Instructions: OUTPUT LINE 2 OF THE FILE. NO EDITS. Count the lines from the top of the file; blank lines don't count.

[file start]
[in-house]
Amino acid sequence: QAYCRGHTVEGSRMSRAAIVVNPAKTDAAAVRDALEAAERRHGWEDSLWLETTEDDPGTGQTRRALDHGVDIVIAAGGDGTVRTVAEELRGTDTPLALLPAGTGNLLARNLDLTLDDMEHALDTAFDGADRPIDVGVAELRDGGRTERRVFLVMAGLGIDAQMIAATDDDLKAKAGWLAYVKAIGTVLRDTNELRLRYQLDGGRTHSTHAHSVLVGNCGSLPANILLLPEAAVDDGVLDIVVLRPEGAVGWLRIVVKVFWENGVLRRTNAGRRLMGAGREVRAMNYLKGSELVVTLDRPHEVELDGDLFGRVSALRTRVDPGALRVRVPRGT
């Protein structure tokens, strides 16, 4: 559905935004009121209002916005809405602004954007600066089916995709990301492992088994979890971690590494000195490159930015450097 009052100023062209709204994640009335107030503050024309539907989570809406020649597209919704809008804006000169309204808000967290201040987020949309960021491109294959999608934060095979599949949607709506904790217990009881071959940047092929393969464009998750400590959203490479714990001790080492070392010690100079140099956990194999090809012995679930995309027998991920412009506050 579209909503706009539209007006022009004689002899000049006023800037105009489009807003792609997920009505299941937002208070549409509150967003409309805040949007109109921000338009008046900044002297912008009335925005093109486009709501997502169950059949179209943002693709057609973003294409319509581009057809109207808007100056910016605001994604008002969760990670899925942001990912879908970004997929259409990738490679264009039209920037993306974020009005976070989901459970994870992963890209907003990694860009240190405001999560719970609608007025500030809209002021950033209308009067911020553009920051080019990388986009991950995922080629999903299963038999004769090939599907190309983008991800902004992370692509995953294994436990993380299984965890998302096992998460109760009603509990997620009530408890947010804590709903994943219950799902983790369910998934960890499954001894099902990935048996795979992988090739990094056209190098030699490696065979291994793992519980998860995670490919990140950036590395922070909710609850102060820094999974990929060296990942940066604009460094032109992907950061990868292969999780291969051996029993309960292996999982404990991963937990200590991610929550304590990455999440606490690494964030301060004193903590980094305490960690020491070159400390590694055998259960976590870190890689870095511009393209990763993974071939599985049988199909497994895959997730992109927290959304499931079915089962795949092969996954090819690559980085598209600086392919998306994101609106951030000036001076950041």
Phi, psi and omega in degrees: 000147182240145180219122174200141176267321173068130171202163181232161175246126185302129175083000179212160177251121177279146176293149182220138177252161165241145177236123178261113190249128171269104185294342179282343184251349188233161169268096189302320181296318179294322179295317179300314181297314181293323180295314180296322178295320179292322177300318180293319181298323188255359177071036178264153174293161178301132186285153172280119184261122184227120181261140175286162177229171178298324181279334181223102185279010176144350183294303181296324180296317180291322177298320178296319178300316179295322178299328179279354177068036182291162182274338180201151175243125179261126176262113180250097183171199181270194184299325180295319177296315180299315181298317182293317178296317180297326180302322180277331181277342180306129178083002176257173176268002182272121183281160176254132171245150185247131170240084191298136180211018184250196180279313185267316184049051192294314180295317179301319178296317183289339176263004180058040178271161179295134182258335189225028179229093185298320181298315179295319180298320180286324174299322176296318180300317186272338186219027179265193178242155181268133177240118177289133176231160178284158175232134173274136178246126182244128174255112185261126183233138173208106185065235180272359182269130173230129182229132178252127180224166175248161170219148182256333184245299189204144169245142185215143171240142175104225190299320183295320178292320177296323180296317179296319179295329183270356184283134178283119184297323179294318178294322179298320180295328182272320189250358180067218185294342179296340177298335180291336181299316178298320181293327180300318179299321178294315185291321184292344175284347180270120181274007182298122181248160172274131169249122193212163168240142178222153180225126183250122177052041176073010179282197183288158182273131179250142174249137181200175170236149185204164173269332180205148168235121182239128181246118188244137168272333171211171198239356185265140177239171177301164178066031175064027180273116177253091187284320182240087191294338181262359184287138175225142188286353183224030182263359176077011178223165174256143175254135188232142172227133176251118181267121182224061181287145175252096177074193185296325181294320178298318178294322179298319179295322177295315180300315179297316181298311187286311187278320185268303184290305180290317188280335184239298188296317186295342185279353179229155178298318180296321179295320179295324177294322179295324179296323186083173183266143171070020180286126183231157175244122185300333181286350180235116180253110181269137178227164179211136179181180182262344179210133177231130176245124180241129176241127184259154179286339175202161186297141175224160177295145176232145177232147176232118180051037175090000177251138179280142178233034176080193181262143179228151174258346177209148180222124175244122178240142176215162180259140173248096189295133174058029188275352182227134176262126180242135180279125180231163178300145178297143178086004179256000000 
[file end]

Amino acid sequence: QAYCRGHTVEGSRMSRAAIVVNPAKTDAAAVRDALEAAERRHGWEDSLWLETTEDDPGTGQTRRALDHGVDIVIAAGGDGTVRTVAEELRGTDTPLALLPAGTGNLLARNLDLTLDDMEHALDTAFDGADRPIDVGVAELRDGGRTERRVFLVMAGLGIDAQMIAATDDDLKAKAGWLAYVKAIGTVLRDTNELRLRYQLDGGRTHSTHAHSVLVGNCGSLPANILLLPEAAVDDGVLDIVVLRPEGAVGWLRIVVKVFWENGVLRRTNAGRRLMGAGREVRAMNYLKGSELVVTLDRPHEVELDGDLFGRVSALRTRVDPGALRVRVPRGT